Killer Dorner believed dead; four victims dead

All that appears to be left of violent fugitive Christopher Dorner are charred human remains found in a burned-out cabin in the Big Bear ski resort area near Los Angeles CA at approximately 7 pm local time. Dorner is believed to have taken refuge in the cabin as police closed in. According to various media reports, after a torrent of hundreds of gunshots, police threw a tear-gas bomb into the cabin at about 5 pm. When the fugitive did not surrender, a gun shot was heard. Subsequently, the police tore down the walls of the refuge one by one as a fire started in the structure.  Authorities believe that the blackened remains of the former police officer and U.S. Navy lieutenant were in the burned cabin, but will not be certain until several weeks have transpired during an identification process.

 
The former Los Angeles Police officer and suspected killer Christopher Dorner had eluded a dragnet following a high-speed car chase and shoot out that wounded at least two officers on February 12. One of the deputies wounded by Dorner was airlifted to a hospital and is now deceased. The other officer has undergone surgery and is expected to live.
 
The cabin where Dorner took refuge caught fire and slowly burned down. There were not signs of escape. The cause of the fire is still unknown. However, tear gas grenades have been known to have caused combustion in the past in similar incidents. There were also reports of unexplained explosions inside the cabin as the suspect and law officer exchanged gunfire.
 
 
(Slain Officer Michael Crain)
 
Authorities asked the media to squelch their live aerial broadcasts and withhold from tweeting live updates from the stand off. Law enforcement switched away from publicly monitored radio frequencies immediately after announcing a plan to “go ahead with the burner,” users on Twitter said.
 
In a press conference, LAPD spokesman Andrew Smith called on Dorner “Enough is enough, it's time to turn yourself in,” suggesting that Dorner was watching the news inside his hideout. “It’s time for this incident to be over.” Dorner had been fingered as a suspect in three murders in Southern California. He is now suspected of killing two law officers. Authorities have formally charged him with one of the crimes.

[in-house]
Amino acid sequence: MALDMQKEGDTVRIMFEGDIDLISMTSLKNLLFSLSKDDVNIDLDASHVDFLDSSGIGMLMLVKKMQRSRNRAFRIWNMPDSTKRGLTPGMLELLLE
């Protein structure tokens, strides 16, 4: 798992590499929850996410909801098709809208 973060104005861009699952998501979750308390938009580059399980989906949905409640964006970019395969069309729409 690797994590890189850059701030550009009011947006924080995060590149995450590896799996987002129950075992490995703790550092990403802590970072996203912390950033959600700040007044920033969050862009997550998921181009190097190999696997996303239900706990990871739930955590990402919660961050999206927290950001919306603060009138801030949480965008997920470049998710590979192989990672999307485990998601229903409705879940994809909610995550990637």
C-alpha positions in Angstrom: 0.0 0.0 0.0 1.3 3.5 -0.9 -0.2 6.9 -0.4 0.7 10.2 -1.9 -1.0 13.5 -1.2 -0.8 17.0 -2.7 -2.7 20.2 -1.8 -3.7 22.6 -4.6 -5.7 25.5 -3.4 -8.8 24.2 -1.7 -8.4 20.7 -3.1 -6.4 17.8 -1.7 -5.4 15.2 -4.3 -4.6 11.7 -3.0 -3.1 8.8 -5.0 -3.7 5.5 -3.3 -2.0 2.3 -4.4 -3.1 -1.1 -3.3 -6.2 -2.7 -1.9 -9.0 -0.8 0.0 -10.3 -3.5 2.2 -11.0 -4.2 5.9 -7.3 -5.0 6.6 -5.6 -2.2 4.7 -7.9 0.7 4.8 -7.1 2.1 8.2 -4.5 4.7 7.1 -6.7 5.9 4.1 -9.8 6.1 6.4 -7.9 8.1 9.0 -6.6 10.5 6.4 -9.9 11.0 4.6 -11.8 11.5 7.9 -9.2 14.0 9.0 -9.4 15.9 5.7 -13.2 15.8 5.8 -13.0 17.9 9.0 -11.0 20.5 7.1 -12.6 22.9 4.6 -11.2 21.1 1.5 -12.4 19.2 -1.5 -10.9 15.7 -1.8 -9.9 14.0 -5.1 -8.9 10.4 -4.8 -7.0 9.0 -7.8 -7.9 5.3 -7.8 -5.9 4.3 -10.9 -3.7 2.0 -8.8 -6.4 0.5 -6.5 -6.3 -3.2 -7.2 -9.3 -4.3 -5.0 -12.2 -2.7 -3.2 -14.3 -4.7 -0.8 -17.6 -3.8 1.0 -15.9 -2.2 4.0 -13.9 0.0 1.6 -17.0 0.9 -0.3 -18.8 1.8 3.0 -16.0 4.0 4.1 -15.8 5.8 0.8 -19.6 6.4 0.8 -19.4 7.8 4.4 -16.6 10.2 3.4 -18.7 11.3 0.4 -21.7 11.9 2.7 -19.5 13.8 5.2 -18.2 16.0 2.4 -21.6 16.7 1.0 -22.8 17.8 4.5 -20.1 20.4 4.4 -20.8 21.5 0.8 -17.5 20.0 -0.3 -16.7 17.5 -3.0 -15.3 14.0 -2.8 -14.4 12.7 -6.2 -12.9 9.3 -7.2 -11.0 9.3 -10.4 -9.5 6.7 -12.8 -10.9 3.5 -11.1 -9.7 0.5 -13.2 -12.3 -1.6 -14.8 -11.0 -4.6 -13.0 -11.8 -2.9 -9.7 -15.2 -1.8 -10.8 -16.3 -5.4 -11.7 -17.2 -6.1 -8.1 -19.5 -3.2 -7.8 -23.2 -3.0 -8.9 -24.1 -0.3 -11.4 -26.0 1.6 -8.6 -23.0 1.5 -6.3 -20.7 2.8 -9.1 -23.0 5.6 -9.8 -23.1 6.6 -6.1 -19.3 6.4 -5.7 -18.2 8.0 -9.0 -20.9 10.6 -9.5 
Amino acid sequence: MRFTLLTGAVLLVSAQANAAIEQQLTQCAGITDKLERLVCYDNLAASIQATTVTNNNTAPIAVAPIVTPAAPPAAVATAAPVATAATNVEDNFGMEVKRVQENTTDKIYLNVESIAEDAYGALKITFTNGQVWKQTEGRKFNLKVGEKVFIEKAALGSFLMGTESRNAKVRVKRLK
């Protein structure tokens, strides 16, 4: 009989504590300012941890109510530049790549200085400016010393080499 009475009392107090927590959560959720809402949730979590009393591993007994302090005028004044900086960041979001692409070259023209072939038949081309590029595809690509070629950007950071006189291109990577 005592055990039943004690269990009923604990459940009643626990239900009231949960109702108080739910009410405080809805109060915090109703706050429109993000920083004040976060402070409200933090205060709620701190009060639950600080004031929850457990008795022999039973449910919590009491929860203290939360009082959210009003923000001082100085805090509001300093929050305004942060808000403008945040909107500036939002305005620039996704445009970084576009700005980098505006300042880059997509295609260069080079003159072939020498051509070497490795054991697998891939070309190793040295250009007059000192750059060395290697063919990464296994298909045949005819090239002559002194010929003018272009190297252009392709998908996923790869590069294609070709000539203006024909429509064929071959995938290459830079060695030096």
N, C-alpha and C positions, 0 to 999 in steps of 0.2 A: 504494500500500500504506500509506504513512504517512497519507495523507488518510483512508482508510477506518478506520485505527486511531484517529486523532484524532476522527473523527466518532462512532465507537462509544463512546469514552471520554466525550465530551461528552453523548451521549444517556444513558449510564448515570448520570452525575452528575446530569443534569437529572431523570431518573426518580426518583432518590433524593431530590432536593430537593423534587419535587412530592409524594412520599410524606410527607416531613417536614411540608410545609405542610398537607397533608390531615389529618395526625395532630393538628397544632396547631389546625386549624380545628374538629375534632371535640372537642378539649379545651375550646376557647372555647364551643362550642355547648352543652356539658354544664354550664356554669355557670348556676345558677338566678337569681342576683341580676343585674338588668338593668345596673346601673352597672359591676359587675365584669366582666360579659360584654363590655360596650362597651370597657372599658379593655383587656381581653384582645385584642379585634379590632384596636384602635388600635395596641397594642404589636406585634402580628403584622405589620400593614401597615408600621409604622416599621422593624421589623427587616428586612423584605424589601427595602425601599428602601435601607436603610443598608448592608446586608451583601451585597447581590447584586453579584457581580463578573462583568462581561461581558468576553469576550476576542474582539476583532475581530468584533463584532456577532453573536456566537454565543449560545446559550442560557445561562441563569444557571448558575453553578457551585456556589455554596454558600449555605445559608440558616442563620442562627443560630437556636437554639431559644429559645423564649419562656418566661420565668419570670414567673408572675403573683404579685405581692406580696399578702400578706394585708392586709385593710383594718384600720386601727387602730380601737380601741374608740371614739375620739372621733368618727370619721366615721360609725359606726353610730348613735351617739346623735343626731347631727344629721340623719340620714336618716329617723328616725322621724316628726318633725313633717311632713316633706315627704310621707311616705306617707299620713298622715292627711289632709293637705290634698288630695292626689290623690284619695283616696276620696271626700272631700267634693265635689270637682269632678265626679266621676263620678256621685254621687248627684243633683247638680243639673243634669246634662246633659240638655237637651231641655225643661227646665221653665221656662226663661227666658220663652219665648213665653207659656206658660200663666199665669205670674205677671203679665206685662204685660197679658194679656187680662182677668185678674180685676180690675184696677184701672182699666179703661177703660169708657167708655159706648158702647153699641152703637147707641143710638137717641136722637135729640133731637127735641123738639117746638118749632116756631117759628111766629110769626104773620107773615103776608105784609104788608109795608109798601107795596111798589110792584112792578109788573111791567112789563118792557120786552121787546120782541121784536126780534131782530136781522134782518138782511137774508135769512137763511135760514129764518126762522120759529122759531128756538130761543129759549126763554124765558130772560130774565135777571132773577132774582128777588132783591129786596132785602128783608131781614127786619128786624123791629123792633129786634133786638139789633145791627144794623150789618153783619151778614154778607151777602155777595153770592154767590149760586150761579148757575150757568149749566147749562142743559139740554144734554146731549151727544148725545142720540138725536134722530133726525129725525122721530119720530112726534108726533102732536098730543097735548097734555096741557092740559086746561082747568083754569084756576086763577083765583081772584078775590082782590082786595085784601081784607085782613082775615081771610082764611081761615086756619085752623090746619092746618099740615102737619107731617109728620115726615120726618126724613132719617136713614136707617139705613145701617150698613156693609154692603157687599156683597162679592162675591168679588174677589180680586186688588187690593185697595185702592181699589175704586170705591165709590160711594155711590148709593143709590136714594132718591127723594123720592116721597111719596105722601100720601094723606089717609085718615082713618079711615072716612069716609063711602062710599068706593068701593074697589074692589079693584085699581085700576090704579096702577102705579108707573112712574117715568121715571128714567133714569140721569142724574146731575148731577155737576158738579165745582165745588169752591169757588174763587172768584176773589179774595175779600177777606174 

Dorner had been faces charges of providing a false report of abuse of a suspect supposedly perpetrated by a superior officer. Facing dismissal, Dorner issued a manifesto charging racial discrimination and corruption on the part of the LAPD. According to a manifesto that authorities say he posted on Facebook, Dorner claimed that the LAPD unjustly fired him several years ago, after a disciplinary panel determined that he lied in accusing his training officer of kicking a mentally ill man during an arrest. LAPD police have promised to review the case. The manifesto promised  "unconventional and asymmetrical warfare" against law enforcement officers and their families. "Self-preservation is no longer important to me. I do not fear death as I died long ago," wrote Dorner allegedly.
 
A $1 million reward had been offered for the arrest of Dorner, who was once celebrated for his military service. LA Mayor Antonio Villaraigosa had called for an end to the "reign of terror" brought by Dorner. Police used helicopters in the Big Bear area, while airports and the US/Mexico border were under surveillance to prevent Dorner's escape. During the manhunt, police officers shot and seriously wounded two women in Los Angeles who were delivering newspapers from a pickup truck resembling the one Dorner used for his escape. Both are expected to survive.
 
 
(Victim Keith Lawrence)
 
Law enforcement authorities say that the first people to be killed by Dorner were the daughter of the retired LAPD official who represented him at his disciplinary hearing and her fiance. Monica Quan (28) and Keith Lawrence (27) were found shot to death on February 3 in their car. By February 7, authorities said Dorner fled to Corona, where he fired at an LAPD officer searching for him. Soon thereafter, Dorner allegedly shot to death Riverside officer Michael Crain, 34, and injuring his partner. The butcher's bill for Dorner's rampage now stands at four dead.
 
(Victim Monica Quan)
 
Some support for accused killer Dorner emerged on Facebook and in public. Some Angelenos were observed over the last few days sporting t-shirts emblazoned with the words Not Chris Dorner. Don't shoot,' while others bore placards expressing support.


Spero News editor Martin Barillas is a former US diplomat, who also worked as a democracy advocate and election observer in Latin America. He is also a freelance translator.

Filed under crime, politics, los angeles, california, us, crime, murder, police, politics, North America

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